public needs – wants – good, clean cut, honest heroism. The type of
heroes that only the comic books talked about. Teams like the Global
Guardians or the Dome espouse this on a daily basis, and The 4Men are no
different; they are expected to live and breath positive energy, good
habits, and the typical image of the hero. Or, rather, the typical image
of their brand. The team supports the rebellious habits of one, and the
strong scientific interests of another, simply because making those
associations with members of the public makes the heroes what they need
to be the most: approachable, or realistic.
but the heroes will be expected to make ridiculous efforts and take huge
risks to accomplish their goals. In line with the game’s story, the
heroes will have to really make their efforts "flash" so that they seem
bigger than life. Beyond that, realism is very strong, especially
between the integral relationships of the characters, and the three
newest member’s struggles to decide just what role they’re taking within
Character death is a reality, and the GM will not hold back. Another
aspect of this campaign will be much darker, where the undertone of
fallen heroes that The 4Men have replaced must indeed be remembered. The
villains beat The 4Men once before, and won’t pull their punches with
the newest breed.
but with dark moments. The team can always beat the badguys, but more
than most other heroes, they always seem to be facing the same enemies
again, the same problems over and over. The team has assembled more or
less their own "cast" of villains that won’t stop pressing against them.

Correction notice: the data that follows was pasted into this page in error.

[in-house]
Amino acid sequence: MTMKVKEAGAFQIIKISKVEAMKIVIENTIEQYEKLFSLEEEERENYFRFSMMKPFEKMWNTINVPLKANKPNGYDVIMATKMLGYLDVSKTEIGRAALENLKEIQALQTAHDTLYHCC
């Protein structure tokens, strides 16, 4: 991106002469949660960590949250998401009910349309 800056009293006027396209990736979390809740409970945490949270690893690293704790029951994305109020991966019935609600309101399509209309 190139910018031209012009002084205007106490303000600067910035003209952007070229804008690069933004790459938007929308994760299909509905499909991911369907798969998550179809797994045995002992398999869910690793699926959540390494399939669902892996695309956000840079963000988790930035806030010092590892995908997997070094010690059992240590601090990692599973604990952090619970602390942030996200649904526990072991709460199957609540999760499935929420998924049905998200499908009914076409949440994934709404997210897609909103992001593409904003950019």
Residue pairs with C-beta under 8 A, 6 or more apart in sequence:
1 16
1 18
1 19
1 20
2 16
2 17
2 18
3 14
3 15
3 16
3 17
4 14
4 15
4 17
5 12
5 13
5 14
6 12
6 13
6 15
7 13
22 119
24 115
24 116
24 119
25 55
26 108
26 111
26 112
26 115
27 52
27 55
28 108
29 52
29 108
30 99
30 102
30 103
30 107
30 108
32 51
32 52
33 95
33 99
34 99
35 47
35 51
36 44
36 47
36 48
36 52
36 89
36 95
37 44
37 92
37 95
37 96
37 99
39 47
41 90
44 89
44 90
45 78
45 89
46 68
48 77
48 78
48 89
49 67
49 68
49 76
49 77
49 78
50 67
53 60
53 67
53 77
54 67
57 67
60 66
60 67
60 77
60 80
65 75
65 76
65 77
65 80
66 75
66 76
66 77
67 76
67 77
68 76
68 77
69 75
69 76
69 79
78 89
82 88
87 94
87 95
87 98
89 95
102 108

Because of that, street level crime is almost non-existent, instead
replaced by relentless attacks on The 4Men’s very public base of
serious. This campaign should have a very realistic look on the world
and the way we approach our work. You go out, stop a crime, but then you
hardly go home and work out for an hour. Instead, you might want to
read, or just sit down and watch television. With that kind of "on duty
/ off duty" distinction, seriousness will hinge heavily on the time and
place of each scene.
This game’s entire premise rides around the past exploits of the heroes
and the team they are – and were – trying to be. For that reason,
continuity is probably the biggest driving factor. Most important,
however, is the note that this game’s serial direction and motivation
will result in major changes in the team’s outlook, support, or other
integral factors. For that reason, players must be willing to "roll with
the punches", and accept that not every issue will have the advantages
or disadvantages of the last.
Building a Character for the
The 4Men is – to no
one’s surprise – a team of four superheroes. They were built and
cast, designed before the first hero was even found, to fit into
what Chandler Sader Group thought would be the best fit for a
marketing frenzy. They were right, and for that reason, CSG clung
very steadfast to the old heroes identities and properties when
three of their members passed away.
The Player Characters will make up their own characters for
this campaign, using limits and the prototypes found below for
each of the roles. However, as a Storyteller, I will not
predetermine the characters and powers that the players will be
replacing. Instead, the four accepting characters will be adopted
as "The 4Men", and their types will be cast as what the 4Men
Consult the following lists to determine what role you want to
fill, and ensure that all of the below criteria are met.
All Members Must …
- Wear the team’s costume, but with some minor modification or
variant that makes it a little different from the rest. Perhaps